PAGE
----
Theraputic Gaming

I ran across an article today that talked about a company seeking approval from the Food & Drug Administration for a video game to treat Schizophrenia.  The game they’re attempting to develop will focus on improving patients’  memory & attention, thereby making them better able to function outside of a hospital (the game is not intended to treat the hallucinations or delusions that often accompany this disorder, which typically require medication).  The company, Brain Plasticity Inc., plan to begin their study next year by testing how 150 patients respond to their variety of mental exercises.  Clearly people believe this project to show promise, because not only did the company receive $3 million from the FDA, but a further $2 million from the Department of Defense for research on using the same technology to help war veterans with brain trauma.

It’s a very interesting idea to have people play video games to improve cognitive skills.  But if you stop & think about it, it’s not that strange.  Games such as Brain Age claimed to train your brain & improve your thinking abilities by playing its mini-games a few times a day.  And a lot of games feature sequences that challenge your reaction times.  What about quick-time events?  Or puzzles games, which challenge you to think logically?  If doing crossword puzzles can help stave off Alzheimer’s, why can’t Ilomilo do the same?

The article also mentioned the success of a previous video game therapy known as “Virtual Iraq.”  Virtual Iraq is a virtual reality program developed by Dr. Albert Rizzo, Associate Director for Medical Virtual Reality at USC’s Institute for Creative Technologies.  It’s goal is to help Iraq veterans overcome Post Traumatic Stress Disorder by immersing them in a virtual simulation of the events that happened to them.

For those unfamiliar with the condition, PTSD is an anxiety disorder caused by an extremely traumatic incident, such as war, that a person can continue to relive at any time.  Often these intense flashbacks are triggered by seemingly harmless things, such as a sound or smell that reminds them of the incident.  These flashbacks are so intense that the person believes they are actually reliving that moment, creating extreme distress & interfering with the quality of their lives.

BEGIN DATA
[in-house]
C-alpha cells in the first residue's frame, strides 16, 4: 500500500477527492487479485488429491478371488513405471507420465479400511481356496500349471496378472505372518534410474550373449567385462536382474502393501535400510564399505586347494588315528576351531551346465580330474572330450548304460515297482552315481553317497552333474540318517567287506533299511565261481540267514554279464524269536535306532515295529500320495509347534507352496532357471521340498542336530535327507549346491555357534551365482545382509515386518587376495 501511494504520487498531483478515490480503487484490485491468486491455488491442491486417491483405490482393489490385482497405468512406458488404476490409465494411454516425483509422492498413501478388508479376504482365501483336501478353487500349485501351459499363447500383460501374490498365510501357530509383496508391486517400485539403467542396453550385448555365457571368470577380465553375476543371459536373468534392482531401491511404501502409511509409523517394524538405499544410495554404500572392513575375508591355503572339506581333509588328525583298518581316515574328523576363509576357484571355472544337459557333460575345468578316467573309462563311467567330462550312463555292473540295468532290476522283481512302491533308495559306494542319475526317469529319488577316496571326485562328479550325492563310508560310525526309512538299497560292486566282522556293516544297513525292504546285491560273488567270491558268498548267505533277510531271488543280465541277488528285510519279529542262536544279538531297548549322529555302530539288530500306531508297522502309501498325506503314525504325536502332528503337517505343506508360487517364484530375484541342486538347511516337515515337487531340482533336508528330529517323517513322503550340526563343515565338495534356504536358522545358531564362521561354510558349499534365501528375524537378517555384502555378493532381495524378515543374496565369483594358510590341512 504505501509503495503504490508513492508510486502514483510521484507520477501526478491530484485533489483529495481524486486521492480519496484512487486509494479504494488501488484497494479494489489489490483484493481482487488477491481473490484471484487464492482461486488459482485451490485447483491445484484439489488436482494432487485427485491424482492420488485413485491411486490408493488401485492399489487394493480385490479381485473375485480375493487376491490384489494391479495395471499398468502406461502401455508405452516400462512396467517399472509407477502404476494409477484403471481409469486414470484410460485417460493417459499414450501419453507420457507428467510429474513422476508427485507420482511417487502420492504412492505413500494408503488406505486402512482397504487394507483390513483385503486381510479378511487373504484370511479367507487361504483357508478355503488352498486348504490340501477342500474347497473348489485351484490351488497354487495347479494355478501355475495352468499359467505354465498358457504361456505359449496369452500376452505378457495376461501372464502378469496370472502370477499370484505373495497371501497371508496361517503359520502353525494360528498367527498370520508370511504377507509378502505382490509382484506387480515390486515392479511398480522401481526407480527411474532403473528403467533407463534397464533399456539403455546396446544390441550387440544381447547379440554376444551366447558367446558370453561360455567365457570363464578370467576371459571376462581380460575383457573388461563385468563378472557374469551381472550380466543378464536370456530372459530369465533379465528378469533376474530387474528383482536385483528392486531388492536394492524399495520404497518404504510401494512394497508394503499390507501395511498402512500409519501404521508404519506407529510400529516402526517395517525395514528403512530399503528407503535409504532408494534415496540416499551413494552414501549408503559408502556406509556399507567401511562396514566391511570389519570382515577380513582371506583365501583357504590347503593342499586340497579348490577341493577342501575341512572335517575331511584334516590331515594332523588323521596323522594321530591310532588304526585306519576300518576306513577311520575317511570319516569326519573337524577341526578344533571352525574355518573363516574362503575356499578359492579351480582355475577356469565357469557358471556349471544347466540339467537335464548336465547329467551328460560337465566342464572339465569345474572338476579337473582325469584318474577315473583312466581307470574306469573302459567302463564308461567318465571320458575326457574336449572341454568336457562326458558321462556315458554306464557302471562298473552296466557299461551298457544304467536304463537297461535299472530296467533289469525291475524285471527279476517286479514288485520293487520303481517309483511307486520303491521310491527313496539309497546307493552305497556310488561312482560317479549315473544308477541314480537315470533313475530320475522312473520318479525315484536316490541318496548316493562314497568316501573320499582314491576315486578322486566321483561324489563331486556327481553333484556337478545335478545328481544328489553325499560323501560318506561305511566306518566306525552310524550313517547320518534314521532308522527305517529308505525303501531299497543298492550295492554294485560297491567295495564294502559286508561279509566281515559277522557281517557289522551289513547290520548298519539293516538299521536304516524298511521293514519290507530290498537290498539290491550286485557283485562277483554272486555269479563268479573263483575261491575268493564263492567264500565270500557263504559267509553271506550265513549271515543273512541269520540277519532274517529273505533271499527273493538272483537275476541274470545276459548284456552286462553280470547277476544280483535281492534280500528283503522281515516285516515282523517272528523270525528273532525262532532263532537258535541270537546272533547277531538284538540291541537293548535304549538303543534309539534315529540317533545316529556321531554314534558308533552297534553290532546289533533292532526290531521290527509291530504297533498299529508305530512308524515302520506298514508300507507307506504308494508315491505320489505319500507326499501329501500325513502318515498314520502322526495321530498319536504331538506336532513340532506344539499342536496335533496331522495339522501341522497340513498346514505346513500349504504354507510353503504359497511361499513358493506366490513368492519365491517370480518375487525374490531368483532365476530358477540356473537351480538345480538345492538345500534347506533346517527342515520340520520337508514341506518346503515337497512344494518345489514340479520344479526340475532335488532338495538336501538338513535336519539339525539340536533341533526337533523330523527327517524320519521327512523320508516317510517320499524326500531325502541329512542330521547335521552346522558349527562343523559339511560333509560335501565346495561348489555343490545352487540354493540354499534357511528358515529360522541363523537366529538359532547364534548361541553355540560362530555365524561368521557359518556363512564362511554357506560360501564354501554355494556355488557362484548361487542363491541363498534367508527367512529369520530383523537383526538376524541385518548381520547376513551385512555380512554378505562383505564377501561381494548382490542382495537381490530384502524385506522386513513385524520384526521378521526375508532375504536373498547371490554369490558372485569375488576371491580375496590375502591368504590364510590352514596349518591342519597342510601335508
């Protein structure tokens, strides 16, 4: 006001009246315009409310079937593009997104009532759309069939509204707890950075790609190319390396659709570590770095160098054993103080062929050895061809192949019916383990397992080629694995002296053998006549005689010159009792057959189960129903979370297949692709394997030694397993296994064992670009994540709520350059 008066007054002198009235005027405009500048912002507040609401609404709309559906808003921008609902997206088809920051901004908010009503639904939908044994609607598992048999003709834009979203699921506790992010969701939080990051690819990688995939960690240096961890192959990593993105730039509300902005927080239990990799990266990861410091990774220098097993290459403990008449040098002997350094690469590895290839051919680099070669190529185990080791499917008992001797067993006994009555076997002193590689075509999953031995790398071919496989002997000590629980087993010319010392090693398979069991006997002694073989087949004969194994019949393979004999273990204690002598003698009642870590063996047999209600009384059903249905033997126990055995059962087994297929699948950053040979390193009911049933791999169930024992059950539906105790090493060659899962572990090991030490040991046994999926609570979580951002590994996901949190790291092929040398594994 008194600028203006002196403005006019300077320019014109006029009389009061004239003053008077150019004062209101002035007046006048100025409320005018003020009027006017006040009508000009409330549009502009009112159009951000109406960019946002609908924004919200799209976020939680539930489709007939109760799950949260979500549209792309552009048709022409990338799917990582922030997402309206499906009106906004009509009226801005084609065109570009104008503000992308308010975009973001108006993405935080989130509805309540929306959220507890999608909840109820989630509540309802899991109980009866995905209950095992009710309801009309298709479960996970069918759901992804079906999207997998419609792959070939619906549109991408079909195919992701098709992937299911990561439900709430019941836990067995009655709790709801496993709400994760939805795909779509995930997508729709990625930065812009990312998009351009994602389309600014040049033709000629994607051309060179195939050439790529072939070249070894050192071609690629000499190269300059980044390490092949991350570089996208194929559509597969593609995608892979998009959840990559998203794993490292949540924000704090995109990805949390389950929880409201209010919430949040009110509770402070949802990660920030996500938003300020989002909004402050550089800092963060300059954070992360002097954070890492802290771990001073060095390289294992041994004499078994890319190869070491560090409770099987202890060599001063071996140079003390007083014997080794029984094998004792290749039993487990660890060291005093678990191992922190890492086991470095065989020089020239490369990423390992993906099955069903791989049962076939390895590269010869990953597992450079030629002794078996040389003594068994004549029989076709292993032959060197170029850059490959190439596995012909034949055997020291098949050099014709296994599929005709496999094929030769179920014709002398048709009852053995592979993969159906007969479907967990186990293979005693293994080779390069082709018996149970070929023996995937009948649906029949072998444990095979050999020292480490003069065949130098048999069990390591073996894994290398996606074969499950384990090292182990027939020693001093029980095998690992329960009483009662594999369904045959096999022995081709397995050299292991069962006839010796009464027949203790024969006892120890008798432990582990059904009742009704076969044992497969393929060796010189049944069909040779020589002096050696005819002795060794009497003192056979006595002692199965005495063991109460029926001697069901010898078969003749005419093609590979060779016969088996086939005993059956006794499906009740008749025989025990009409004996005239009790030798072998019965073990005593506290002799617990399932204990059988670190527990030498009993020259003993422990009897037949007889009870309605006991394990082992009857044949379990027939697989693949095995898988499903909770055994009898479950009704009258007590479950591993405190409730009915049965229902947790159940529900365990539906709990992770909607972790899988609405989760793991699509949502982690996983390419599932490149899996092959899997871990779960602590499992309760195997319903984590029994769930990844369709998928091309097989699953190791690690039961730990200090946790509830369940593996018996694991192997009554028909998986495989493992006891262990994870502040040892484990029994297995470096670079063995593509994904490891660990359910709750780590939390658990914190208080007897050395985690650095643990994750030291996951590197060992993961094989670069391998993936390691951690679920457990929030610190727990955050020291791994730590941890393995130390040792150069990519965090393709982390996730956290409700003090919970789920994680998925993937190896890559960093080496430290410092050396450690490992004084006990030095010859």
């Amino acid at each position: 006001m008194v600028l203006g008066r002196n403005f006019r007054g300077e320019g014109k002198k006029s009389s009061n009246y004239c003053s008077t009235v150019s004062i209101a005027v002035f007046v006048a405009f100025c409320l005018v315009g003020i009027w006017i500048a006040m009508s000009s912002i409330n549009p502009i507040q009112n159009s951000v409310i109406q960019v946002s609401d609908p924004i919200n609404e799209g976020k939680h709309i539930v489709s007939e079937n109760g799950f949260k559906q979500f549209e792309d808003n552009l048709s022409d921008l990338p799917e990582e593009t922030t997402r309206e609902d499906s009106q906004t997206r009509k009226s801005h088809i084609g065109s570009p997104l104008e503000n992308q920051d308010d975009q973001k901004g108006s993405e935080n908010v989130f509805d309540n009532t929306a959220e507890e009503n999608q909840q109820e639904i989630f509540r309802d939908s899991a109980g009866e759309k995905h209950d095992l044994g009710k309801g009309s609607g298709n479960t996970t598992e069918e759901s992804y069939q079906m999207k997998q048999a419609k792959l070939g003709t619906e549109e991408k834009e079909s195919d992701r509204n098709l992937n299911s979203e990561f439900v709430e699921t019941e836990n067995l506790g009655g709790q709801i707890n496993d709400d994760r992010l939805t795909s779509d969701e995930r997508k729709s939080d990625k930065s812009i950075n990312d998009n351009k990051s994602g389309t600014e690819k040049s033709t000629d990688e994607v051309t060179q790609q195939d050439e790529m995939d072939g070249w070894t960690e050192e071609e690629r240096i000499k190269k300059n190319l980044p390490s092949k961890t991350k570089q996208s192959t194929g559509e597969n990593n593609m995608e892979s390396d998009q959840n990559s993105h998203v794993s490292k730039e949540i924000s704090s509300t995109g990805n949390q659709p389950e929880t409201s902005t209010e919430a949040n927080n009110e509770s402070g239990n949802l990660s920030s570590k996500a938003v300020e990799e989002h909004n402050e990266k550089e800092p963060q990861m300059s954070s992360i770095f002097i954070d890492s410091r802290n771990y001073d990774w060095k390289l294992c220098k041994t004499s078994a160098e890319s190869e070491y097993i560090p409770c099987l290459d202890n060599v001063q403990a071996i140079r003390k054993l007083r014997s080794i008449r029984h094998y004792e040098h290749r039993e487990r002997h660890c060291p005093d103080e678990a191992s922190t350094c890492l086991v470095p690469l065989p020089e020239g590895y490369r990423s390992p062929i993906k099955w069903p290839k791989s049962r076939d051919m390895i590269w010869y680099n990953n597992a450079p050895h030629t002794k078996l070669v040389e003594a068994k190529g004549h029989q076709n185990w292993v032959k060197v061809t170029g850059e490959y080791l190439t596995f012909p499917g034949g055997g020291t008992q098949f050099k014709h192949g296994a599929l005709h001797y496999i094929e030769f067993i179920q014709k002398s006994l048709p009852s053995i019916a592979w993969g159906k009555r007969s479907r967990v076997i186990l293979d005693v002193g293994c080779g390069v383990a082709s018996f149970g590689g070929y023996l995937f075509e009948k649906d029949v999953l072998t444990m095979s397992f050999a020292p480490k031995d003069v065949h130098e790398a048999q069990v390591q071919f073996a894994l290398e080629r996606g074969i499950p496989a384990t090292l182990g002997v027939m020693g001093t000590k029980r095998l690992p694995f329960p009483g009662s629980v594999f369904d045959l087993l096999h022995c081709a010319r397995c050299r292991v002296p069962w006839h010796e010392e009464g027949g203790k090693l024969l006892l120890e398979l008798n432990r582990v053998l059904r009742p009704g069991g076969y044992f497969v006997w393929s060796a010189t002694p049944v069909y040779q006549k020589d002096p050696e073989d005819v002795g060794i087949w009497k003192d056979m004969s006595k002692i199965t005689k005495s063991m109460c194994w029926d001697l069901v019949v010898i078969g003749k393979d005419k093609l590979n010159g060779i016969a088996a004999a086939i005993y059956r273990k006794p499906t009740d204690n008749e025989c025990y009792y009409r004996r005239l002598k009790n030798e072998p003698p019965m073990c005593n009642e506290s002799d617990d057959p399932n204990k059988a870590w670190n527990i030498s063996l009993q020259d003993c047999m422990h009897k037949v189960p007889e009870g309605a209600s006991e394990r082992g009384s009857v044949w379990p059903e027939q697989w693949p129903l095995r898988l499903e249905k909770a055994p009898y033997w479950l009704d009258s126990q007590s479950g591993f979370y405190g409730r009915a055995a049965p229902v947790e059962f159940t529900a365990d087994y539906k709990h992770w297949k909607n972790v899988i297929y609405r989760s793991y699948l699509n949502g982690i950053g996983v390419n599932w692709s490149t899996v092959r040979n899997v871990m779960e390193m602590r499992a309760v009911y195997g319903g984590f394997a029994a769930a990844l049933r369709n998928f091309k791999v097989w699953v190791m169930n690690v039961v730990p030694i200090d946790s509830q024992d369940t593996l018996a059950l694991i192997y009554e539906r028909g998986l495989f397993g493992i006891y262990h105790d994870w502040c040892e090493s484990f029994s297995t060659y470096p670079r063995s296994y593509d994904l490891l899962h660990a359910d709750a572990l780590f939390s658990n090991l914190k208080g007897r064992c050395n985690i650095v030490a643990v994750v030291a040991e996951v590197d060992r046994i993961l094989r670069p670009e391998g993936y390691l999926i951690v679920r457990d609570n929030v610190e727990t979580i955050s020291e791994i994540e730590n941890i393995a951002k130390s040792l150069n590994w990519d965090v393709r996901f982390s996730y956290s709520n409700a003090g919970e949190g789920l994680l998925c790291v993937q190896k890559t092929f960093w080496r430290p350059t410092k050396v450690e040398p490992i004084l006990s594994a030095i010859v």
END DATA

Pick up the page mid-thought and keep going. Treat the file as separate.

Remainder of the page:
Typically, PTSD is treated with Exposure Therapy.  As the name implies, it works by continually exposing a client to a stressful object or situation until they no longer react to it.  By confronting their fear in a safe environment, the goal is for the client to become desensitized to it.

Virtual Iraq follows the same idea.  Created from a modded version of Full Spectrum Warrior, clients are placed in a special room to give a completely immersive experience.  VR goggles cover their eyes, headphones provide the sound, they often carry a rifle (prop of course) as most active military personnel do, & the room is filled with subwoofers to provide vibrations.  They can even pump certain smells into the room.  Everything is based around making the experience as real as possible.  But the most effective aspect is that the game allows for the scenario to match that of the events that caused the PTSD in the first place.  It’s all about tailoring.  And all the while the therapist is engaging in talk therapy with the client, having them express what they see & feel.  Without this talking aspect, it’s unlikely the project would be more than just an expensive gimmick.  Talking helps the client come to terms with what happened.  Dr. Rizzo also points out that there is no combat involved.  The gun clients are given is to make the experience as authentic as possible.  It’s important that the session isn’t about trying to prevent the event, but accept it.

Started in 2004, Virtual Iraq has seen tremendous success with clients.  Of those that complete the program, 80% of clients see a complete elimination of their symptoms in six weeks.  Currently they’re working on a way to adapt the program for Afghanistan veterans.

As a counselor in training, this news excites me very much.  It opens up so many possibilities.  Obviously this approach won’t work with every disorder or situation.  I’m pretty sure it would be more than a little unethical to subject a rape victim to reliving their assault so vividly.  And none of this will replace regular therapy.  But psychologists should use all tools at their disposal to help their clients.  And for a medium that brags about being both immersive & interactive, video games seem like the perfect source for these unique answers.  It may even improve the success rate of therapy.  I mean, how many of us would love to say, “My doctor ordered me to play video games”?  Taking pills is no fun, but gaming is.

So who knows, maybe some time in the future we’ll see people with mild mental retardation playing the Sims to learn basic living skills.  Or stroke victims playing Trauma Center to improve lost motor skills.  As game technology continues to grow, so do the possibilities.

– GamerDame

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